Although most professional medical translation companies depend on the superior medical knowledge of their linguists for accurate instructions, there’s another area that can trigger problems for translators: terminology. How words are used, what words are used, and why a linguist chooses one word or phrase over another can impact your final translation and the successful implementation, installation, or usage of a medical device or diagnostic tool.
The Importance of Terminology in Professional Medical Translation
The questions that a translator must ask before beginning a translation include:
- Who is the Audience? First, a medical translator must establish a specific target audience. In other words, a translator should know if the text should be translated into layperson’s terms or medical terms, or both. Some products will be packaged and sold as over-the-counter products to consumers who will need simple, general instructions on how to properly use a device, like a thermometer, or ingest medication, like Ibuprofen. However, a medical device translation that is going to be used at a hospital for an MRI machine should contain terminology that will ensure that MRI technicians will safely operate a complicated piece of machinery. Devices that require both professional medical translation and a layperson’s translation may call for two separate pieces of literature.
- What Reading Level Is Required? If a medical device or diagnostic, such as a diabetes testing kit, will be used by consumers (who will most likely not have a medical background), then a medical translation must be carefully crafted into layperson’s terms. That begs the question: What reading level should be used in the medical translation? Although the average adult in the United States reads at around a ninth-grade level, tens of millions of people around the world comprehend at a level much lower than that. When complete understanding of instructions or directions are absolutely necessary, as they are with medical goods, the reading grade level should be low—perhaps no higher than fifth grade. A linguist must be able to translate complex information accurately and concisely while using limited vocabulary and sentence structure.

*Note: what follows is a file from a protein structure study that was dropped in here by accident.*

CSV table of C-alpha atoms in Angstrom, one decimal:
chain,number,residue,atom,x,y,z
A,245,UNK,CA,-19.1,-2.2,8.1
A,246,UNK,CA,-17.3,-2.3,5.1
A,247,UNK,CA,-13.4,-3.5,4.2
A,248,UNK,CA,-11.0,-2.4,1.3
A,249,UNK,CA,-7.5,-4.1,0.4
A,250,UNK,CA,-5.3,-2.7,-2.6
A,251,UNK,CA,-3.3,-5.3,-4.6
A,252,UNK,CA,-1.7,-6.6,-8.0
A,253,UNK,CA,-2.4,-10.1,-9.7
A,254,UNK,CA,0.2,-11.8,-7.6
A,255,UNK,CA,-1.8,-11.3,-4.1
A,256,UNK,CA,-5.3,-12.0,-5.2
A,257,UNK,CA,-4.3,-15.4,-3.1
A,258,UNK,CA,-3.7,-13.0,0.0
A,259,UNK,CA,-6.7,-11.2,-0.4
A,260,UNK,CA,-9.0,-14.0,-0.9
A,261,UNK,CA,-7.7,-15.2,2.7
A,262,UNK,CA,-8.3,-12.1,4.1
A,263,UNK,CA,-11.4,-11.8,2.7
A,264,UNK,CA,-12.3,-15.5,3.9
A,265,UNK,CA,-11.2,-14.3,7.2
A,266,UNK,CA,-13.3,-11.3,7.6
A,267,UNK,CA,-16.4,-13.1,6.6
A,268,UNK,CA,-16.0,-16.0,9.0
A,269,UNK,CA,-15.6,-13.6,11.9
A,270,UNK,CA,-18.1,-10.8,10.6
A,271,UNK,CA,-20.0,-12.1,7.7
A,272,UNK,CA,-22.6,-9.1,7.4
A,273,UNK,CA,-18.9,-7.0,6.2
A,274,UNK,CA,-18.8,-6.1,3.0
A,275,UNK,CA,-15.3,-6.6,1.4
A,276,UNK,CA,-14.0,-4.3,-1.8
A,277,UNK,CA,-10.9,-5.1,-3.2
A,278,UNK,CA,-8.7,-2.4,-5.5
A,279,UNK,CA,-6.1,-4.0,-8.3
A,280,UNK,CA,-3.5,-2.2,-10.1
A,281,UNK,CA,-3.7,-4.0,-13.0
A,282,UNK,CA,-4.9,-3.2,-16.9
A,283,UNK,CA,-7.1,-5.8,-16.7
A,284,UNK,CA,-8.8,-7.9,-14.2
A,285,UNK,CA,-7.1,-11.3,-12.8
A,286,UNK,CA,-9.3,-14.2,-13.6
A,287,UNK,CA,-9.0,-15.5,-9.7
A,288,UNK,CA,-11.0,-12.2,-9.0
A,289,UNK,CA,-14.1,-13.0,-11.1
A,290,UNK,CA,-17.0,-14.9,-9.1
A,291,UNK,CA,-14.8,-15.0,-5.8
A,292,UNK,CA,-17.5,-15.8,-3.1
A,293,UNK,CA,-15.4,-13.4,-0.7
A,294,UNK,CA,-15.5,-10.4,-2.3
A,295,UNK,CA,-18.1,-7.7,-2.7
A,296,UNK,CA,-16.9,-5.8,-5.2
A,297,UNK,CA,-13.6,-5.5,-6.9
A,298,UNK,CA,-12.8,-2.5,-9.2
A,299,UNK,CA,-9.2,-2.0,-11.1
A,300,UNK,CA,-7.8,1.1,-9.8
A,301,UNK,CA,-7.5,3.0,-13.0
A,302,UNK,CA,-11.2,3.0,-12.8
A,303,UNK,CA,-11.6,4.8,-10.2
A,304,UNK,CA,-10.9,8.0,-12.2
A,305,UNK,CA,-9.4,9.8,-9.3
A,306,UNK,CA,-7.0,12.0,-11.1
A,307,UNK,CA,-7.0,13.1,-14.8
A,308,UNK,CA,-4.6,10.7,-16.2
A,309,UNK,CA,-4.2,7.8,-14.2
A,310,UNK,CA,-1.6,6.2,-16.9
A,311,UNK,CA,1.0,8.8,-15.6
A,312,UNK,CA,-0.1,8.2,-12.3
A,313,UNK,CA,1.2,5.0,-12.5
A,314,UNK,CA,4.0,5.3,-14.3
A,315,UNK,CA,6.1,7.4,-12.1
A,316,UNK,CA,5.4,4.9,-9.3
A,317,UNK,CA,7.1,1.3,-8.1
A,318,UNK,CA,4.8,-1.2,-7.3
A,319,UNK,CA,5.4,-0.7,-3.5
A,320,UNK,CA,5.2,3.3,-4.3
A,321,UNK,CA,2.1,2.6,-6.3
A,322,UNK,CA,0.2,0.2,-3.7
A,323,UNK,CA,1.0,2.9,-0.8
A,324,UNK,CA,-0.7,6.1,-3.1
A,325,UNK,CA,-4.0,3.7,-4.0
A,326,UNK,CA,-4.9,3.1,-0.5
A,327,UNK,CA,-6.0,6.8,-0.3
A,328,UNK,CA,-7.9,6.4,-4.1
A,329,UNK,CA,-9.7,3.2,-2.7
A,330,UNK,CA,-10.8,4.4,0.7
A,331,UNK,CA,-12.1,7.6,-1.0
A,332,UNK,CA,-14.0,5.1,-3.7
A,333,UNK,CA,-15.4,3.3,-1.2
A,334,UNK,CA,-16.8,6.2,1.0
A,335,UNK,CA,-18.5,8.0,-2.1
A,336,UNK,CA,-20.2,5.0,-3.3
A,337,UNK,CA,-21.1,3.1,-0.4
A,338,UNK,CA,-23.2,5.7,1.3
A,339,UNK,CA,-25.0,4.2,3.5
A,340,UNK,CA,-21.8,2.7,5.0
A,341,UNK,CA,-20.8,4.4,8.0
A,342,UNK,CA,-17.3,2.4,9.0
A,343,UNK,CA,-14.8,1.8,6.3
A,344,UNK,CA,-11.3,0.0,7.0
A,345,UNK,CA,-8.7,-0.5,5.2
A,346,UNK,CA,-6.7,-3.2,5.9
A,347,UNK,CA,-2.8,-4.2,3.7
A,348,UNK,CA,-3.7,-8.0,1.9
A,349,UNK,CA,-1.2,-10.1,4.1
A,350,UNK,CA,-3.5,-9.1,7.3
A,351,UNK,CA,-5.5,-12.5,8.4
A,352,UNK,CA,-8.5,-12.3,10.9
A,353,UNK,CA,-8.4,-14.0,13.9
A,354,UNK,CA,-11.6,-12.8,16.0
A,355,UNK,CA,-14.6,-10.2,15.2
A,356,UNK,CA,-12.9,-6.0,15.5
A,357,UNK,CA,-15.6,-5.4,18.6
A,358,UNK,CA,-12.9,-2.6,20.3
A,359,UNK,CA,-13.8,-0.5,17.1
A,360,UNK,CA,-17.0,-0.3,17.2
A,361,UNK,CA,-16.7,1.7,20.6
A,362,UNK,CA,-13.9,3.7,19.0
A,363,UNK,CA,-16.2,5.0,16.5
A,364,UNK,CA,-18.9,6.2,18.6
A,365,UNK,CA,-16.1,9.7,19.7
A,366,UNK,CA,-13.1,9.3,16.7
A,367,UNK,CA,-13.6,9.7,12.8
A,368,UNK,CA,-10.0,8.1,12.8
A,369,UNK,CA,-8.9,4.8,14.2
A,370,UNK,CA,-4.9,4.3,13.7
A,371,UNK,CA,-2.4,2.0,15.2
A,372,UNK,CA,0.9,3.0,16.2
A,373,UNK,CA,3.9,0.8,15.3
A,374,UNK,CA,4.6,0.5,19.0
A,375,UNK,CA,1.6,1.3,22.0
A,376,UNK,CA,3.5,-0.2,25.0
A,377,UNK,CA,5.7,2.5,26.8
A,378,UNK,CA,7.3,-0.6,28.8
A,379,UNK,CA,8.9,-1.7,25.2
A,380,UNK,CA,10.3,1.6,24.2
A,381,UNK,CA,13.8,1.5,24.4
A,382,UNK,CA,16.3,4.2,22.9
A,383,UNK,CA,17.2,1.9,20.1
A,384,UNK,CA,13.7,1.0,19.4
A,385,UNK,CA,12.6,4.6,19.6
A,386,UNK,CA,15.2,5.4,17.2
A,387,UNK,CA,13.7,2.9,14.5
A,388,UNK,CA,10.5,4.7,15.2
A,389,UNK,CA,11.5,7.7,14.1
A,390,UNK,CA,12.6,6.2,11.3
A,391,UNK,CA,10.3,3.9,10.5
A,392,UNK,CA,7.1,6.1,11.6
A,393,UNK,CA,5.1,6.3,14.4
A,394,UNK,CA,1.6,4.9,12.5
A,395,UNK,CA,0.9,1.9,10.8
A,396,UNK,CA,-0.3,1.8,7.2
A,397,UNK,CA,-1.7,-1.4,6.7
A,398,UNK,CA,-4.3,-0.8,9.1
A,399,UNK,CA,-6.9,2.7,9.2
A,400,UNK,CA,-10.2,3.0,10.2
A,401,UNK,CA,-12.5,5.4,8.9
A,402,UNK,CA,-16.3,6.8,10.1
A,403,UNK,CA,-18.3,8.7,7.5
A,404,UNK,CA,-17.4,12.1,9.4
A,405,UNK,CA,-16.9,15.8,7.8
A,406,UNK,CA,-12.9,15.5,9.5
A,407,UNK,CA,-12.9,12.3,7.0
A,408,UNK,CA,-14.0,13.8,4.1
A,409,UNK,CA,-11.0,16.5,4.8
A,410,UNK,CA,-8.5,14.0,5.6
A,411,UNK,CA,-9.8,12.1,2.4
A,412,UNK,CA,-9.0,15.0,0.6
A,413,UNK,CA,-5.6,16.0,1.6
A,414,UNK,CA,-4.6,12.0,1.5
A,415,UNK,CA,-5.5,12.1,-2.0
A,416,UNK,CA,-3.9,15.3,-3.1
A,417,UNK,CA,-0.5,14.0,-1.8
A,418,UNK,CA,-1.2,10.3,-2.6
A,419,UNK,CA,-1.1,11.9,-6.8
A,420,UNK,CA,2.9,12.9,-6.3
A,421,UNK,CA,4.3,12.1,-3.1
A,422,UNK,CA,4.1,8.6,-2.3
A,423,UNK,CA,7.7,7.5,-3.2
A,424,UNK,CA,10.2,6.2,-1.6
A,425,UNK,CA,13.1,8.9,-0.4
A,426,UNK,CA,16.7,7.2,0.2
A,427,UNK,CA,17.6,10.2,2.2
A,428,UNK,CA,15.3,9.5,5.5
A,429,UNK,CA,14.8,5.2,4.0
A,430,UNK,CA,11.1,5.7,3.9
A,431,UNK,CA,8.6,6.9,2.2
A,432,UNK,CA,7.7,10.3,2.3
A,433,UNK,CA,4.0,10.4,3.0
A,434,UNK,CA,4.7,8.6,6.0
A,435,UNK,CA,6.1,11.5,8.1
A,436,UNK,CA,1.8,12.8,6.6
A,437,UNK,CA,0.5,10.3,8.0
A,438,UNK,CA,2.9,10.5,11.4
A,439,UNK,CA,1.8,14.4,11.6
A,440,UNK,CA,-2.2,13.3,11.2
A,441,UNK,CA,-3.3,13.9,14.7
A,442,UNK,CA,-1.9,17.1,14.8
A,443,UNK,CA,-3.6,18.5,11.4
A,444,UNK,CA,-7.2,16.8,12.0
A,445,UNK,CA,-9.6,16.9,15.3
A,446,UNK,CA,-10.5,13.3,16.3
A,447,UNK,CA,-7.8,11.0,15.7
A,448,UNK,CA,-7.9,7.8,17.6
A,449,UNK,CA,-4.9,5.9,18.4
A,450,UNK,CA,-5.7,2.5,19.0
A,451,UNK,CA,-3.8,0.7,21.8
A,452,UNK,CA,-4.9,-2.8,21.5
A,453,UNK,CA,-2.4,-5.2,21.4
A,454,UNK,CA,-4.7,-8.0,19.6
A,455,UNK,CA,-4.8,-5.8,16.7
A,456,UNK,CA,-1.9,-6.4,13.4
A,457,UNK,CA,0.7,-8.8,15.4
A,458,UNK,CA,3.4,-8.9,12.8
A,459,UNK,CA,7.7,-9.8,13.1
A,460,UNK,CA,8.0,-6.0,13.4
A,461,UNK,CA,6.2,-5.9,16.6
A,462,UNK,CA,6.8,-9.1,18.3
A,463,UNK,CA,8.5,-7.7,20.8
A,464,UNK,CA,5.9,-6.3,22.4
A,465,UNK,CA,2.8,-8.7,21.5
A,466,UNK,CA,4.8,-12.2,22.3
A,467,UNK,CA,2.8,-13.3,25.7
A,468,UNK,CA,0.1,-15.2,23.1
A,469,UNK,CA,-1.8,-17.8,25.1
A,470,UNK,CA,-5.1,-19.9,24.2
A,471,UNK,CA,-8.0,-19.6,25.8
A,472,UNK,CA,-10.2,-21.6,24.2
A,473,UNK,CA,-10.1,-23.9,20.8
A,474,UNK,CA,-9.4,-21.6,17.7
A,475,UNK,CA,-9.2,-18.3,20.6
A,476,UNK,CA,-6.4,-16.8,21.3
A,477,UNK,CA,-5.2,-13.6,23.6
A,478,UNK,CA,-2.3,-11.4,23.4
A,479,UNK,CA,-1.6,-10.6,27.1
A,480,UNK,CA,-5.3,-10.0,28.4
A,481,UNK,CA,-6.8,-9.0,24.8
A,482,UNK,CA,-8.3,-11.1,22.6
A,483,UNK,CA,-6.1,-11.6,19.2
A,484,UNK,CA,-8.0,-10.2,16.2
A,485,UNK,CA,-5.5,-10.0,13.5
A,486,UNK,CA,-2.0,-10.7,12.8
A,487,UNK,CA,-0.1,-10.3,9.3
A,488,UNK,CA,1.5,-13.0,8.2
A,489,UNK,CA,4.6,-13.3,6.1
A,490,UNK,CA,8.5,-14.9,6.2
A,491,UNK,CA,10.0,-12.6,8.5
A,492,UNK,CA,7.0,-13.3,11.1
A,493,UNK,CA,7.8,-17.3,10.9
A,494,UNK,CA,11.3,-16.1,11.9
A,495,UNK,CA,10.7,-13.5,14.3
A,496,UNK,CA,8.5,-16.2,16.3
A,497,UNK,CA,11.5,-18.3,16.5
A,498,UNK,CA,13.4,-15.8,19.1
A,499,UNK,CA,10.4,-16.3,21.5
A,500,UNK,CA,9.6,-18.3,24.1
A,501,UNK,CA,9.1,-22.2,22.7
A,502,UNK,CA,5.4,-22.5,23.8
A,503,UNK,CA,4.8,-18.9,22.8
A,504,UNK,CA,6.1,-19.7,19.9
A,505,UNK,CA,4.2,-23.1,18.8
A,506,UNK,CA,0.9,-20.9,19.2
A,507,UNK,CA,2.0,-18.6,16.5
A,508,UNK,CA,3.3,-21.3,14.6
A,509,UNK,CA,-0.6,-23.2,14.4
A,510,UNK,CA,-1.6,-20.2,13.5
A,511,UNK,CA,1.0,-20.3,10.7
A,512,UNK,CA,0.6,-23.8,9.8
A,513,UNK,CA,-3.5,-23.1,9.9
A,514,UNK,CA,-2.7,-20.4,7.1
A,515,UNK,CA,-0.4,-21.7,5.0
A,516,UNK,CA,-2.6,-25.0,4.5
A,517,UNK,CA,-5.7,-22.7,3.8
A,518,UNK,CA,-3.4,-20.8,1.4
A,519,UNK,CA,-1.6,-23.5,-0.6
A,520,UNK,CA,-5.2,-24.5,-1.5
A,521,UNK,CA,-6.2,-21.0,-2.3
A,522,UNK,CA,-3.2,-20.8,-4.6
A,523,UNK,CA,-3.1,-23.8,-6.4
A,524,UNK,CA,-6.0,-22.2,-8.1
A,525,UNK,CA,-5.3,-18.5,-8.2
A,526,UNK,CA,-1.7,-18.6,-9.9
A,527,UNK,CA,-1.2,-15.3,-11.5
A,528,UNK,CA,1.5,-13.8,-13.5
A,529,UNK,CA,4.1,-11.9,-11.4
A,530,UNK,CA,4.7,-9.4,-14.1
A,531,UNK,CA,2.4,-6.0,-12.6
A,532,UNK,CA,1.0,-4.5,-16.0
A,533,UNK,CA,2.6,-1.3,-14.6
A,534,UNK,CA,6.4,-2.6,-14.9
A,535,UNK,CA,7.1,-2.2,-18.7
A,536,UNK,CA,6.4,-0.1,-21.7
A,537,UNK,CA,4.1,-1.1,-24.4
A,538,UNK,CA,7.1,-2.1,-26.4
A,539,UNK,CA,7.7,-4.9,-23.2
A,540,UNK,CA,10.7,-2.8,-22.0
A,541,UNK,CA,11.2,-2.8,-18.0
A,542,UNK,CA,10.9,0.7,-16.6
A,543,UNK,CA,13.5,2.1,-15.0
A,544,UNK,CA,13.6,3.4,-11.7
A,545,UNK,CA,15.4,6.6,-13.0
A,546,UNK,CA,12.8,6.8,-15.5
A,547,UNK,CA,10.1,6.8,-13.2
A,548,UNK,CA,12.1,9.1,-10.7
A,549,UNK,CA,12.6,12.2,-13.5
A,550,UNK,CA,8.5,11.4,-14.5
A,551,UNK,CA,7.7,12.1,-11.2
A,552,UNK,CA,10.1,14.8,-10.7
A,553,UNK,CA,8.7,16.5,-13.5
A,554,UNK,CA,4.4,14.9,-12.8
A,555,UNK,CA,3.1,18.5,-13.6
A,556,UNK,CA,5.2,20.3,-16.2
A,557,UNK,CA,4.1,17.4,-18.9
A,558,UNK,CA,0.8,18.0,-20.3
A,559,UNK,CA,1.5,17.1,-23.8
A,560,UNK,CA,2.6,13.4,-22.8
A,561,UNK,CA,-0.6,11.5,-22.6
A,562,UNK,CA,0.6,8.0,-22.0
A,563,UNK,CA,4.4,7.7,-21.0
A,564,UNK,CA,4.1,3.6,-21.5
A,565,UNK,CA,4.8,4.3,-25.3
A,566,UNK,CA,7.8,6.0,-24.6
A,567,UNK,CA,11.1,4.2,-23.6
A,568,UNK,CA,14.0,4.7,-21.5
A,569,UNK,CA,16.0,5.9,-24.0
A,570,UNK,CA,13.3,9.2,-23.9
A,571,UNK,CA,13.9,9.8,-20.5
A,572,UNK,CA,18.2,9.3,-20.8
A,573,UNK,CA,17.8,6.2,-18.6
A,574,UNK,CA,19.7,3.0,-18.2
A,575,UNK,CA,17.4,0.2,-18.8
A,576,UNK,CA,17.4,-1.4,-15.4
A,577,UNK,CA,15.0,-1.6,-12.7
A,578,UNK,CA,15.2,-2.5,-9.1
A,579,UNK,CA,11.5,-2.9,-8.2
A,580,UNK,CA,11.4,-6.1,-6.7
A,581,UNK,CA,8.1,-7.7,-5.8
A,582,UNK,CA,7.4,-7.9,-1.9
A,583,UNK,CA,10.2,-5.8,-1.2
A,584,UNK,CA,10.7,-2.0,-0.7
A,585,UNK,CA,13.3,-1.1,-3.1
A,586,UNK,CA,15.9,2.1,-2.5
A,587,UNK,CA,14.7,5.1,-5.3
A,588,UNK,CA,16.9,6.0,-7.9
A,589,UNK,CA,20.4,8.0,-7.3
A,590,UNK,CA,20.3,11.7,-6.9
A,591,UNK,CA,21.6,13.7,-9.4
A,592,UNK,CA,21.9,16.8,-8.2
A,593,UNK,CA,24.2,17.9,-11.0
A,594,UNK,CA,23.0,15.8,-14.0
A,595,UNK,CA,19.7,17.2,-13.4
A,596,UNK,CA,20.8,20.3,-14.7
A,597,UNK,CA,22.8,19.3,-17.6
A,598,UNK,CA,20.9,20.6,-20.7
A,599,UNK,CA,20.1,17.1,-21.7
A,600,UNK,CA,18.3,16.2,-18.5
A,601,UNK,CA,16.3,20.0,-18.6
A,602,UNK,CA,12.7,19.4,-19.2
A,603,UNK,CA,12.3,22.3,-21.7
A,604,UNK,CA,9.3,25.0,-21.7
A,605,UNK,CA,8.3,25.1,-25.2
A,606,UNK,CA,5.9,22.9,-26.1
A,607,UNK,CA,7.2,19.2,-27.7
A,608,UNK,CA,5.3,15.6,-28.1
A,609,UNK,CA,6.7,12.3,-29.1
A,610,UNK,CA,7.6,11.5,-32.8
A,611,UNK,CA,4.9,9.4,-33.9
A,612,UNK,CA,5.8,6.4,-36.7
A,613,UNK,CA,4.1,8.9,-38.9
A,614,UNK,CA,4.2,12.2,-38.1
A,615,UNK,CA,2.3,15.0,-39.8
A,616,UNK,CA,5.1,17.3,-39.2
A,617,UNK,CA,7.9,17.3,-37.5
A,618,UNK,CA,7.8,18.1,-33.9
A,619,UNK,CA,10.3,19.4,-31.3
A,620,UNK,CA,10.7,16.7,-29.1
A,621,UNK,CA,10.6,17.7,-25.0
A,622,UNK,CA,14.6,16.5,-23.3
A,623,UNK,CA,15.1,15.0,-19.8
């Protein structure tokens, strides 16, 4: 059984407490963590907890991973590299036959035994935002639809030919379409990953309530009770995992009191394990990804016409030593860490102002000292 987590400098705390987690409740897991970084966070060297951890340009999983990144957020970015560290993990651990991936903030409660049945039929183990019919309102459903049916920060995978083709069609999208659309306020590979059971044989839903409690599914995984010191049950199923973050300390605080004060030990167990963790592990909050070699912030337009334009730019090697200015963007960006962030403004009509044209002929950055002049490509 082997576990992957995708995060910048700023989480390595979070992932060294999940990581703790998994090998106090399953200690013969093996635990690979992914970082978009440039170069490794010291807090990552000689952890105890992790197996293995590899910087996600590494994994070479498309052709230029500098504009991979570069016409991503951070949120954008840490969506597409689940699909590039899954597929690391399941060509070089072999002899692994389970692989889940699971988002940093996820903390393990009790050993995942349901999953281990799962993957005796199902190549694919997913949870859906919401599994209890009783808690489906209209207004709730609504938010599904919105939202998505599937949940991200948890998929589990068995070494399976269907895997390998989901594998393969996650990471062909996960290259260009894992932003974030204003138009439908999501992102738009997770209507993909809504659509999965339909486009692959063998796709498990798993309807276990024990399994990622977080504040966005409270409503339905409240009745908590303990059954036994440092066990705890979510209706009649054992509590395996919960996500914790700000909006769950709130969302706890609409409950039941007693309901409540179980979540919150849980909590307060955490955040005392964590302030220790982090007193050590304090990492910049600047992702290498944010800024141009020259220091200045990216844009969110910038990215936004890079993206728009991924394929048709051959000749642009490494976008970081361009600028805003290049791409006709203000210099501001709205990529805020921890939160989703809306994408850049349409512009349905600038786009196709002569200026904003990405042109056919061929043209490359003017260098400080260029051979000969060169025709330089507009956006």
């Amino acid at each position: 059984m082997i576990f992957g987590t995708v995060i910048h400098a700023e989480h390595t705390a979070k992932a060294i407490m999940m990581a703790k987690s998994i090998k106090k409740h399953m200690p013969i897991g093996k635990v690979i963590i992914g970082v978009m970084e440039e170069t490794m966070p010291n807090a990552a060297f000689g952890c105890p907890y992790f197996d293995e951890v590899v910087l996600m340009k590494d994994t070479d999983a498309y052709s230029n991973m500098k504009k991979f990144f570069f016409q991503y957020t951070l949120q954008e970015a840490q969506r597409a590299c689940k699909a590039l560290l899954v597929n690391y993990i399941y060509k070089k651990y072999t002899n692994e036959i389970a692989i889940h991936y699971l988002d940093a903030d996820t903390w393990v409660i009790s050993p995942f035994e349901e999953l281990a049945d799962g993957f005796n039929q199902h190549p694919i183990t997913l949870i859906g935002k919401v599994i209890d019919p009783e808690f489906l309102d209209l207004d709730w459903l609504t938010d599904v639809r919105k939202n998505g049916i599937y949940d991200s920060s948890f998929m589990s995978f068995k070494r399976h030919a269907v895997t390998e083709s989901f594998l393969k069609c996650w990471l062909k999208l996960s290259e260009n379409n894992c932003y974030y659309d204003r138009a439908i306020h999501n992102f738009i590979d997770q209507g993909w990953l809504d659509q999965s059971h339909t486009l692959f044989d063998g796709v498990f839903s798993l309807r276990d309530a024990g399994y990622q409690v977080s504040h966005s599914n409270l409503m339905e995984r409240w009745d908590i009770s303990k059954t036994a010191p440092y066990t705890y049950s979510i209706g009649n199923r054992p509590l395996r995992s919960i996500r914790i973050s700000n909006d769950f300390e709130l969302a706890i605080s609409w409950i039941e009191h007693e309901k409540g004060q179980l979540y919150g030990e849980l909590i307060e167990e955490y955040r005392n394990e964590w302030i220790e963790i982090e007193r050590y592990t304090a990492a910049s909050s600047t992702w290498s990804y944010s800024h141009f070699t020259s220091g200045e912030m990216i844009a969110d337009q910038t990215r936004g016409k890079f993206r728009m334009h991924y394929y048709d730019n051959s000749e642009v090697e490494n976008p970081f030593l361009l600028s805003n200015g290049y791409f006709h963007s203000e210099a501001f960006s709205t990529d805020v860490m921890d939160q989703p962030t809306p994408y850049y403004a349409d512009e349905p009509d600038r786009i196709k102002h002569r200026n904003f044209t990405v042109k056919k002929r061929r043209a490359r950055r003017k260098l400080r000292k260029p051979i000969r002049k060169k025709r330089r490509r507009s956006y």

- Should Brand Names, Eponyms, and International Spellings Be Used? Often, medical conditions can have several names (amyotrophic lateral sclerosis, or ALS, is often referred to as Lou Gehrig’s disease). Trade names, brand names, generic names, and INNs are often interchangeably used for medications, but most medical translations will only use one to remove any confusion. The linguists will consider the target audience or audiences to determine which is most appropriate.
- Is the Translated Language Spoken in Different Countries? English is spoken in the United States and Great Britain, and while most words are spelled identically and have equivalent meanings, there are certainly differences in the language for native English speakers that could affect medical terminology. For example, a gallon in British English is a different amount that a gallon in American English.
Linguists who have years of experience and have worked on numerous medical device translation projects understand the importance of terminology—not only medical terminology, but how to select the right words, craft sentences, and write instructions that are easily understood. Choose a medical translation company that has knowledgeable linguists to ensure a quality end product.